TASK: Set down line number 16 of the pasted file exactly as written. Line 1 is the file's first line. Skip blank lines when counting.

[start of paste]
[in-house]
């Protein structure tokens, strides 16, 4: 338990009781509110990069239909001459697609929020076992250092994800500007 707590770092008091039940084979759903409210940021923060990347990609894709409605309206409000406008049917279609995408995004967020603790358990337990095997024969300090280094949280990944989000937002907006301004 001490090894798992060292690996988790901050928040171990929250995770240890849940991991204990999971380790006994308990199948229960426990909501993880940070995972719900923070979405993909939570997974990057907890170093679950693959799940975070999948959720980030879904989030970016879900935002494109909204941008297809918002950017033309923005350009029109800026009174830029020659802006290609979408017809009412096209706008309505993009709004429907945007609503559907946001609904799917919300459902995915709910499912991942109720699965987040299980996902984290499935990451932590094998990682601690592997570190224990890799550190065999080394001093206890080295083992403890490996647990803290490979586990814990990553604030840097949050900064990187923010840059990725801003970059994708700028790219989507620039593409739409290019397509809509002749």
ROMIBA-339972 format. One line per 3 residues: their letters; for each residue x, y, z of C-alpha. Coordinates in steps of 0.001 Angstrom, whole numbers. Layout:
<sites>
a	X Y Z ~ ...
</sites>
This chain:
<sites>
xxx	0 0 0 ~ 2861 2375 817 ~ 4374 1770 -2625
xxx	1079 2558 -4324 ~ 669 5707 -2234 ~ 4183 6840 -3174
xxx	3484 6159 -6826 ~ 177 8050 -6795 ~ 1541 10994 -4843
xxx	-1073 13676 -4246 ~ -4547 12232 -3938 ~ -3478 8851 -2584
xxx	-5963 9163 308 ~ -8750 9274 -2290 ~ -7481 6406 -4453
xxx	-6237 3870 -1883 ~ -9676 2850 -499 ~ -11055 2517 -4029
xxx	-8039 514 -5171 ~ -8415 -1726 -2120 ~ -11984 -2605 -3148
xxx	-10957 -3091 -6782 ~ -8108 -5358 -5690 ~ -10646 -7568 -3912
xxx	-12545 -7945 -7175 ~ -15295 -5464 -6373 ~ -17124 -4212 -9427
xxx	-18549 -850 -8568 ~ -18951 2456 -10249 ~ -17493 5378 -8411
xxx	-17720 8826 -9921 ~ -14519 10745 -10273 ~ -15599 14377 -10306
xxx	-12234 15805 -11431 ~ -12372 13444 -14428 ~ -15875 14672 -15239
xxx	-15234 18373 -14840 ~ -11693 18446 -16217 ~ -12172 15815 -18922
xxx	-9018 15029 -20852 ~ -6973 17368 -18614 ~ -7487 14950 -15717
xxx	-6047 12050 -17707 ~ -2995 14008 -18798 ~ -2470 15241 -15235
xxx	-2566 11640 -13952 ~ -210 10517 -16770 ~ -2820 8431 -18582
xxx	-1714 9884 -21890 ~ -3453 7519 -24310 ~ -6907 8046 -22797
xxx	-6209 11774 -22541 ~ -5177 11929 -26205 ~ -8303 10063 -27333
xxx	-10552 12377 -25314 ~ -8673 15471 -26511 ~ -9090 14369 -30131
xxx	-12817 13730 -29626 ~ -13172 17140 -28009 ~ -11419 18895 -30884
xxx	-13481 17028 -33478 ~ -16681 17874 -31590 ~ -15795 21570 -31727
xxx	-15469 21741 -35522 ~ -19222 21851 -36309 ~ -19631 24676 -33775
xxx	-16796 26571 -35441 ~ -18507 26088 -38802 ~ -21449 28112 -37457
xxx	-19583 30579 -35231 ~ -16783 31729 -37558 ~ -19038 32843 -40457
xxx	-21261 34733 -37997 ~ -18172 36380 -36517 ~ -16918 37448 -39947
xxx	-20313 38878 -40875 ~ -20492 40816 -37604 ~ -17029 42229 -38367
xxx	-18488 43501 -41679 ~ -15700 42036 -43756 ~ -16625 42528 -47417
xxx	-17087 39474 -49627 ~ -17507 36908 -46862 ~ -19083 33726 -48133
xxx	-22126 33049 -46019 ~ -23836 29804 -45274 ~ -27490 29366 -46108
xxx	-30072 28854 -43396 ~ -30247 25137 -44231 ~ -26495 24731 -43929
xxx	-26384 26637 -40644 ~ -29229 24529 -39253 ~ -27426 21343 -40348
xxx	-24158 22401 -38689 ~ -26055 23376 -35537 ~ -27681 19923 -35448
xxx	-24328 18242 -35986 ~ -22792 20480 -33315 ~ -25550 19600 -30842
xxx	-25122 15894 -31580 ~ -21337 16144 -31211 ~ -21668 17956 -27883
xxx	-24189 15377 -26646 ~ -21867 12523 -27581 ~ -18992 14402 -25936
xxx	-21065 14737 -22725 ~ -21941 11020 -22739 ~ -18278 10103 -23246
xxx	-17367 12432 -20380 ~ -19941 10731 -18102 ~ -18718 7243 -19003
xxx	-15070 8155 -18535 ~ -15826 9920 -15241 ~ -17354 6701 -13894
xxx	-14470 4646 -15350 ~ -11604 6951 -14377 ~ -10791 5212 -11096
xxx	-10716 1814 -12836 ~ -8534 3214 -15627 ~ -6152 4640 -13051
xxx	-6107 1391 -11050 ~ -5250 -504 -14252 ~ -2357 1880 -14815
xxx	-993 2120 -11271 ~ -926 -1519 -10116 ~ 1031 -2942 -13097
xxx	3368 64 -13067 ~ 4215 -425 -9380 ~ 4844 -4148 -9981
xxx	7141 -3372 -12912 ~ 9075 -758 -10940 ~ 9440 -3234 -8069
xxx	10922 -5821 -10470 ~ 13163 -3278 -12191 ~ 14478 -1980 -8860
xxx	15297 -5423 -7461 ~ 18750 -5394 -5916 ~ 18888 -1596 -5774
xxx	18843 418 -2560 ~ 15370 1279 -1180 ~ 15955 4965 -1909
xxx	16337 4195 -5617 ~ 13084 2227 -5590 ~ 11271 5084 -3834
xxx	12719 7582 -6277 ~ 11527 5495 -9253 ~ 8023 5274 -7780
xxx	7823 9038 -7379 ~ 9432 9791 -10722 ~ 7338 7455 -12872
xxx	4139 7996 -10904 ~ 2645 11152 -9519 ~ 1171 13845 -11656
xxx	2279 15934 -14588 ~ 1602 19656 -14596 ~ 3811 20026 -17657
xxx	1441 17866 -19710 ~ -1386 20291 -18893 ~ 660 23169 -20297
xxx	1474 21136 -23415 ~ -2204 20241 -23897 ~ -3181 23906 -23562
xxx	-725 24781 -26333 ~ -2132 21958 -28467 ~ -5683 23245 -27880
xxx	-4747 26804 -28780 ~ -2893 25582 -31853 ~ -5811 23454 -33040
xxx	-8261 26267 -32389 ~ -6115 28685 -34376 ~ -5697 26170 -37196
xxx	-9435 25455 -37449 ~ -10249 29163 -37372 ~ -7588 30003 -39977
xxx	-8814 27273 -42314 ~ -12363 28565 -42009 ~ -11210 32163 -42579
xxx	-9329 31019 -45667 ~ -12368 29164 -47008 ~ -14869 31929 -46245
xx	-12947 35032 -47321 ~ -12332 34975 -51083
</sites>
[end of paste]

xxx	-10957 -3091 -6782 ~ -8108 -5358 -5690 ~ -10646 -7568 -3912